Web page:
The questions which the modelling team set out to answer were inspired by the questions the wetlab groups were asking. We had to select a reporter enzyme that would be effective and durable for our lateral flow strip system. As we scrutinized how reporters, the detector, and other biological devices could merge together in our sensor, we realized these modular protein components could be assembled in many configurations. We were eager to learn the optimal configuration in which they could be combined to be most effective in our prototype so that we could inform the direction of our experiments in the wetlab. We aimed to understand how the system would work so that we could develop the best system possible to impact the lives of those this system could impact.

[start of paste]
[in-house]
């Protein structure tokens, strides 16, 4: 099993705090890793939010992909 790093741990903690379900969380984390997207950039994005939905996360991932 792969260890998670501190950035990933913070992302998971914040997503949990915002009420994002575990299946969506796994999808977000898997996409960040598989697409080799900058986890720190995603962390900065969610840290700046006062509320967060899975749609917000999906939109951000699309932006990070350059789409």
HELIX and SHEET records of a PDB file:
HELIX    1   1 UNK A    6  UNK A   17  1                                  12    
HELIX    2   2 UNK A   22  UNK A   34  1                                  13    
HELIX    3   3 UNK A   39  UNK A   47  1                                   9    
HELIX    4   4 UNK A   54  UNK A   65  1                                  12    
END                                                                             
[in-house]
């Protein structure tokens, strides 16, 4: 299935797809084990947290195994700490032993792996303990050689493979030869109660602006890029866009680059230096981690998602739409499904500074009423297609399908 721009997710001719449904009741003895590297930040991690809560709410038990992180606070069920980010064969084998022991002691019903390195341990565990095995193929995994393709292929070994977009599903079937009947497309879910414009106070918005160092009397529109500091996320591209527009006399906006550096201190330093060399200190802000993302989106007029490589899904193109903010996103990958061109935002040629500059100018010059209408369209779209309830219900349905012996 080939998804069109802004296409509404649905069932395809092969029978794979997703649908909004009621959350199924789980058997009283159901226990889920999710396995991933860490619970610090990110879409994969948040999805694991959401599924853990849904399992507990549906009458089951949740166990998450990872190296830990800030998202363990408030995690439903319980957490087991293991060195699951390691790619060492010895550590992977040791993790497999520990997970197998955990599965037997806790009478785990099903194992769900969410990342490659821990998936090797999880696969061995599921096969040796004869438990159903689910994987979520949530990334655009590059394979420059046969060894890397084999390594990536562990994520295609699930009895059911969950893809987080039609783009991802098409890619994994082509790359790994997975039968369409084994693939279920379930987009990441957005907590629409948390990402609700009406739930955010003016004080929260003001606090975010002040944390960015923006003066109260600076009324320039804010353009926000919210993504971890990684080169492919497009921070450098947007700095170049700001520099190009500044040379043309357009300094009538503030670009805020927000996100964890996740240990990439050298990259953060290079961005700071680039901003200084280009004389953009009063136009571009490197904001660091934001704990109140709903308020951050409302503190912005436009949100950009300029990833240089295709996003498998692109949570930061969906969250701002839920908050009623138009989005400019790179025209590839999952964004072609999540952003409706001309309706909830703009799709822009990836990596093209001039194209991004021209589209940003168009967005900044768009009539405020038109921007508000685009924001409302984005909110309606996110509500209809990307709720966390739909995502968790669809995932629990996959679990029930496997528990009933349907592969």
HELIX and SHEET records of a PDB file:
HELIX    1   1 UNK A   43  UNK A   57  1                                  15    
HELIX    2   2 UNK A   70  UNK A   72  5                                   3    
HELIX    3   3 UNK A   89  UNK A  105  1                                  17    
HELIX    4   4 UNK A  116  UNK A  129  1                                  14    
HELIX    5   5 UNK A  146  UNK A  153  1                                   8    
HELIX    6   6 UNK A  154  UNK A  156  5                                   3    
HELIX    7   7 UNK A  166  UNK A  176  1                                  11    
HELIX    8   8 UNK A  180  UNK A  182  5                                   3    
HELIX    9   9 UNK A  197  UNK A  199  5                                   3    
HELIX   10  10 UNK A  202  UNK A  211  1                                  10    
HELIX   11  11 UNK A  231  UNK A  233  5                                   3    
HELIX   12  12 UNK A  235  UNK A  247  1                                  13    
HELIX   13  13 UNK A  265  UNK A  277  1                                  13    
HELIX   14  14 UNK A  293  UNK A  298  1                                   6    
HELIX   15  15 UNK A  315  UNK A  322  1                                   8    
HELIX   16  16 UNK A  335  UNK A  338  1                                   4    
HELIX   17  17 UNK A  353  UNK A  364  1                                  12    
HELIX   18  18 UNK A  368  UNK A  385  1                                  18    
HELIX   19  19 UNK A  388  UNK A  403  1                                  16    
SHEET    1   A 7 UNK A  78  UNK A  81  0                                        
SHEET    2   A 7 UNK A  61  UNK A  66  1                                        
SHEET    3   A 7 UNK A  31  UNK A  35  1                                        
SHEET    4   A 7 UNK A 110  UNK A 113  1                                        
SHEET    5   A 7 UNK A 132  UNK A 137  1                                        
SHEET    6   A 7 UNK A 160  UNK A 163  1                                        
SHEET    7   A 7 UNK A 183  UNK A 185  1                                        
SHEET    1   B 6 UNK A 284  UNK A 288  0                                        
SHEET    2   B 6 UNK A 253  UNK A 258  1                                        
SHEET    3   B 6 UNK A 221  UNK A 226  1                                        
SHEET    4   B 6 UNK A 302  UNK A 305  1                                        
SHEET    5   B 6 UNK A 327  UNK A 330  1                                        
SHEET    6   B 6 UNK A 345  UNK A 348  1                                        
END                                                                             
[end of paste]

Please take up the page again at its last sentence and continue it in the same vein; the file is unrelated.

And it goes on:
To reduce the number of wet lab experiments to develop our sensor, we followed a two-pronged modelling approach to help answer our questions. First, we used spatial models in Autodesk Maya in which we assembled and animated 3D protein structures for insight into their function in the prototype. Also, we analyzed the kinetic properties of several common reporter enzymes, culminating in our selection of two novel reporters. Finally, we deployed a quantitative Mathematica prototype model to test how amounts of target DNA versus detector proteins would influence sensitivity of our lateral flow strip, and a Scilab differential model to predict how our final system would function.